Foundations and public policy: the mask of pluralism

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State University of New York Press, 2003 - Political Science - 269 pages
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In this pathbreaking study of foundation influence, author Joan Roelofs produces a comprehensive picture of philanthropy's critical role in society. She shows how a vast number of policy innovations have arisen from the most important foundations, lessening the destructive impact of global "marketization." Conversely, groups and movements that might challenge the status quo are nudged into line with grants and technical assistance, and foundations also have considerable power to shape such things as public opinion, higher education, and elite ideology. The cumulative effect is that foundations, despite their progressive goals, have a depoliticizing effect, one that preserves the hegemony of neoliberal institutions.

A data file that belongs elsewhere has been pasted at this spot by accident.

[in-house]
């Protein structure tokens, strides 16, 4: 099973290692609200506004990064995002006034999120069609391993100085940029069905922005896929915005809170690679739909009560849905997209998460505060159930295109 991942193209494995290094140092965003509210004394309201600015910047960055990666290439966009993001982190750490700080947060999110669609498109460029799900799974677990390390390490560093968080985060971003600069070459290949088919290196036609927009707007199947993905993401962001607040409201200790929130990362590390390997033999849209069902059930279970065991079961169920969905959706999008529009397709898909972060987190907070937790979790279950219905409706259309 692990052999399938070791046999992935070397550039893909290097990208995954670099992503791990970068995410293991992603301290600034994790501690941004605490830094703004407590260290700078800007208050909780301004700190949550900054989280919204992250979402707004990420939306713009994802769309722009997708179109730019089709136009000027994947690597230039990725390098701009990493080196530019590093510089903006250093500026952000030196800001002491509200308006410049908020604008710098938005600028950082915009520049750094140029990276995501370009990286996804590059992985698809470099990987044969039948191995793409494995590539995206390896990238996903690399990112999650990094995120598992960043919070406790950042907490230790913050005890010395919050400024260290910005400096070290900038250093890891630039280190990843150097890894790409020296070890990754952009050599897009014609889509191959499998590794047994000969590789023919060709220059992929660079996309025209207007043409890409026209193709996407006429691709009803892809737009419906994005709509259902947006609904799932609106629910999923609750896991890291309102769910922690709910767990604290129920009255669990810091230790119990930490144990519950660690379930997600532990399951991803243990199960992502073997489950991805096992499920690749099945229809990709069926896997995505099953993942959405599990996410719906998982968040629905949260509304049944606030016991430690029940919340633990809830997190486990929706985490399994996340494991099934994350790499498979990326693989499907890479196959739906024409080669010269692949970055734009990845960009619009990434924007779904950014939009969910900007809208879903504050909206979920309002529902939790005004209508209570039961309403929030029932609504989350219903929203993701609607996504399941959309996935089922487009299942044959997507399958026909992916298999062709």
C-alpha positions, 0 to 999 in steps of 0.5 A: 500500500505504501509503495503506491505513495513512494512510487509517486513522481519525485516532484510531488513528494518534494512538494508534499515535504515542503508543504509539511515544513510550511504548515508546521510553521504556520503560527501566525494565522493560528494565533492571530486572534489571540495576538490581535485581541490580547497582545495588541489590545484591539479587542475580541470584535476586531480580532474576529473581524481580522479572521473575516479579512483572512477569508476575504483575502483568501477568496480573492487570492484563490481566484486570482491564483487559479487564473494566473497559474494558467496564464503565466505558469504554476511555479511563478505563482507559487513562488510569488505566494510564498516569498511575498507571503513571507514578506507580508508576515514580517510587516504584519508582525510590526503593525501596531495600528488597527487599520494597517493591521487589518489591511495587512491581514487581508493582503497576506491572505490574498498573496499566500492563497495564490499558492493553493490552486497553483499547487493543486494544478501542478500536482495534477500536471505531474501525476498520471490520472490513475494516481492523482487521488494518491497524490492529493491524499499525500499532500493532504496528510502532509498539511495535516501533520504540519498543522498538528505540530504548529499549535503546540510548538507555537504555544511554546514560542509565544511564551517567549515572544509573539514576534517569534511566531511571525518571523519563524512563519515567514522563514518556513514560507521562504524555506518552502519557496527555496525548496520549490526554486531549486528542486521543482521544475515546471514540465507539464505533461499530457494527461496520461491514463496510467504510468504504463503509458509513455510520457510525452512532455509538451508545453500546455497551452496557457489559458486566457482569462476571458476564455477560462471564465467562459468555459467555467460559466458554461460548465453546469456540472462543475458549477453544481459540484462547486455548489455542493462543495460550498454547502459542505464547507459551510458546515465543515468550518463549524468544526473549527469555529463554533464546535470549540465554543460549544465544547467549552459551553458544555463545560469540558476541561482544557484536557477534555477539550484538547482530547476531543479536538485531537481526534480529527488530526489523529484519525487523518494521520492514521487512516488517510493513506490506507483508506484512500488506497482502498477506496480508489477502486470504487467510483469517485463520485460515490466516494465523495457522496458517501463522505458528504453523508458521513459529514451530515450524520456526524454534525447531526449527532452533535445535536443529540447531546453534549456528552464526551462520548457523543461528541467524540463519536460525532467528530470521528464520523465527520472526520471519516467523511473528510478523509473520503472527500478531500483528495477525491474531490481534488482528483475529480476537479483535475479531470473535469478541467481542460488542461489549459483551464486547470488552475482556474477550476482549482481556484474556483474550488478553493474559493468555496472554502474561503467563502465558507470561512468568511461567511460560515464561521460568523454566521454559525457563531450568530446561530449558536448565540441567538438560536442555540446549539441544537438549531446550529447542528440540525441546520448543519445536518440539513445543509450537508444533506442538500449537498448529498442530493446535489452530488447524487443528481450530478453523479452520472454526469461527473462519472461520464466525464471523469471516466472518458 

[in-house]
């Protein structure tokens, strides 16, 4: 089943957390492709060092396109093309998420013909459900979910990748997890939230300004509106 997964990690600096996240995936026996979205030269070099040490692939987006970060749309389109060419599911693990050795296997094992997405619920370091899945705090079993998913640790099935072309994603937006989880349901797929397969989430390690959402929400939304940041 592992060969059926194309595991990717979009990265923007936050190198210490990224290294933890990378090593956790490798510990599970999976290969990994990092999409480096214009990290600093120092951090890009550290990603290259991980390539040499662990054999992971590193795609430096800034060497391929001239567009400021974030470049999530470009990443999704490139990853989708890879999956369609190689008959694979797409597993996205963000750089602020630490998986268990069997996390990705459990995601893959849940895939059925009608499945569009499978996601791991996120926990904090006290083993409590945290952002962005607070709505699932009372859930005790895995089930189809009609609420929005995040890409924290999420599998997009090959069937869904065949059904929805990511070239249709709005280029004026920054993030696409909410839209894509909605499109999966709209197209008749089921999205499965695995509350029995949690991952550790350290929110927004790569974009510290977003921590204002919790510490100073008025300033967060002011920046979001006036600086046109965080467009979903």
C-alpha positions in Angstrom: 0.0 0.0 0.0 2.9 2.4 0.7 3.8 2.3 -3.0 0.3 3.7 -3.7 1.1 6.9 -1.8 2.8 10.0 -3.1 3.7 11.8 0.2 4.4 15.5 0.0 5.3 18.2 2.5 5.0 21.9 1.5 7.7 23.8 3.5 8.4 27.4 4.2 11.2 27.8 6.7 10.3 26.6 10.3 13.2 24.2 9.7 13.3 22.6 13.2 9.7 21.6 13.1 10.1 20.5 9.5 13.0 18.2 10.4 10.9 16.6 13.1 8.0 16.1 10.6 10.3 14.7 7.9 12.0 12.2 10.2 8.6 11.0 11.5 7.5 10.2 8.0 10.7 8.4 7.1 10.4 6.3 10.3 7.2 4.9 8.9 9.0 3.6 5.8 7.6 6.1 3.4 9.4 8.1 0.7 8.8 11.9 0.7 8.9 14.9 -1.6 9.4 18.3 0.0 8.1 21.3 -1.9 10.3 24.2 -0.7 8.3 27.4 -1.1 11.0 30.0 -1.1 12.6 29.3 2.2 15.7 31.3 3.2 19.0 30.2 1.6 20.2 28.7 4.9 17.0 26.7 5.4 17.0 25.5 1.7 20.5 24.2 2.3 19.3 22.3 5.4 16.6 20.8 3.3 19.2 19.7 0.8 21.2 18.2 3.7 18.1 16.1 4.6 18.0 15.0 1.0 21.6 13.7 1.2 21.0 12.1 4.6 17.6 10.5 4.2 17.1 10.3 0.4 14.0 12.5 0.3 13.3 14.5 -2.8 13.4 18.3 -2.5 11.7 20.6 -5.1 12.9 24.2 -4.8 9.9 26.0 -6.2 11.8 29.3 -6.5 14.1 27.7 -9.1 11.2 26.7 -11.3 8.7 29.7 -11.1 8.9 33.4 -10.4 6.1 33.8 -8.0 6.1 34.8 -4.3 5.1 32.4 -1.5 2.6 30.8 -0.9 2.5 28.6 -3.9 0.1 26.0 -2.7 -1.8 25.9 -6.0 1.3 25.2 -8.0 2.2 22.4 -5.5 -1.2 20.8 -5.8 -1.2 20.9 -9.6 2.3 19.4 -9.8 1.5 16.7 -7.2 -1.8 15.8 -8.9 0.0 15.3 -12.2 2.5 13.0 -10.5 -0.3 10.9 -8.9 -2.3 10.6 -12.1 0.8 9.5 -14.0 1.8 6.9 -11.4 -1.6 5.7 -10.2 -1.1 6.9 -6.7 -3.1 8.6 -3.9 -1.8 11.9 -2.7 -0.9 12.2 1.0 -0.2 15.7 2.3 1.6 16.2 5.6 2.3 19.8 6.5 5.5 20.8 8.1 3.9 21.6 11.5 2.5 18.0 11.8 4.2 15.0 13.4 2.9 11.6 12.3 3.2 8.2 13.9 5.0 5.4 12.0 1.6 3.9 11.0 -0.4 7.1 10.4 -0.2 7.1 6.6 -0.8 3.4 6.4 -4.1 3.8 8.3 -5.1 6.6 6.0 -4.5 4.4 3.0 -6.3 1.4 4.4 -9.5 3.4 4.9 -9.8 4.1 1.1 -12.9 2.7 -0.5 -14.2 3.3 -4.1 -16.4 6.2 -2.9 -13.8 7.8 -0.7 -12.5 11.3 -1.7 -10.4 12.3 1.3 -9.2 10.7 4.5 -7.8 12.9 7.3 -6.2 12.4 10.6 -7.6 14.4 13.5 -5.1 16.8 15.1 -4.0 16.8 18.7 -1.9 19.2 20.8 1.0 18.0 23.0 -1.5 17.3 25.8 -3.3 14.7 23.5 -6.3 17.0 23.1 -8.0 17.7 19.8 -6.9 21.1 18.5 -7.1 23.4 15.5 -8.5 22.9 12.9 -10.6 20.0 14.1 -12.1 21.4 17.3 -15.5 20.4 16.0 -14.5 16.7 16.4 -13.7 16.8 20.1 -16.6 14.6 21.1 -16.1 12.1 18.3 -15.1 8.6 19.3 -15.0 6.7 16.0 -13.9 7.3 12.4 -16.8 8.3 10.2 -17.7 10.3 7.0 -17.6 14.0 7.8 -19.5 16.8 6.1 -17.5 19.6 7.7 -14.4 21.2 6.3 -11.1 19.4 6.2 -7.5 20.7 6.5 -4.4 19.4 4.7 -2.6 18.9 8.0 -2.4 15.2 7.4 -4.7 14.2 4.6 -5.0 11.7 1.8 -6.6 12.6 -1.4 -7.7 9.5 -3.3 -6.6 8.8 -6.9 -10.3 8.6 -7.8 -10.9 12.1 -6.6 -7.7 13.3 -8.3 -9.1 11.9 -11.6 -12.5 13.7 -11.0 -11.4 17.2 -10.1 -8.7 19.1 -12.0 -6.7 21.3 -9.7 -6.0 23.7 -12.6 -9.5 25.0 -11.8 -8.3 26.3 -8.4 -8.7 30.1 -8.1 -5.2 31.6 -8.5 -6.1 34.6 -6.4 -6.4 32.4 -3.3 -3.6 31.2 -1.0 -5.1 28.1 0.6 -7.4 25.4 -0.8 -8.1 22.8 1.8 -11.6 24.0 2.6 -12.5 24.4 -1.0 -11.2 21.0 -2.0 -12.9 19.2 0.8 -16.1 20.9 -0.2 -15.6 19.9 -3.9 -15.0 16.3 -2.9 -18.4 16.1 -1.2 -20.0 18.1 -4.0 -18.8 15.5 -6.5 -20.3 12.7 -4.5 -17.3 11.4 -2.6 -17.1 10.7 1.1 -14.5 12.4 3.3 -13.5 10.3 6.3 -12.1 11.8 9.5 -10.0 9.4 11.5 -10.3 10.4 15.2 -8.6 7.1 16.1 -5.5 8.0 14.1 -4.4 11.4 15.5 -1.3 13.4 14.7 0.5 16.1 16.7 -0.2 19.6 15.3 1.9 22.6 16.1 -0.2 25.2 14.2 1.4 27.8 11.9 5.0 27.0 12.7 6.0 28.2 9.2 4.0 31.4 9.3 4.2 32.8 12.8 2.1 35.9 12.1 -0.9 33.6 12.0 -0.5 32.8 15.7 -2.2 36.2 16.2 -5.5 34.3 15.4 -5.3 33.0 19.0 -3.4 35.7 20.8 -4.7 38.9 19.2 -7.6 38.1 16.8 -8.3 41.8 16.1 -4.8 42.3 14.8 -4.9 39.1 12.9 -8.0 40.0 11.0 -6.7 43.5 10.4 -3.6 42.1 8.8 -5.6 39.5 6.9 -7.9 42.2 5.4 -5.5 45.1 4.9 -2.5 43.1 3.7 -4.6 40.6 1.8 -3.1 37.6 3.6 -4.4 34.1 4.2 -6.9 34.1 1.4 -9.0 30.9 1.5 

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Contents

Conclusions and Questions for Further Research
197
Appendix A Inquiry Letter for Haymarket Research
211
Select Bibliography
249
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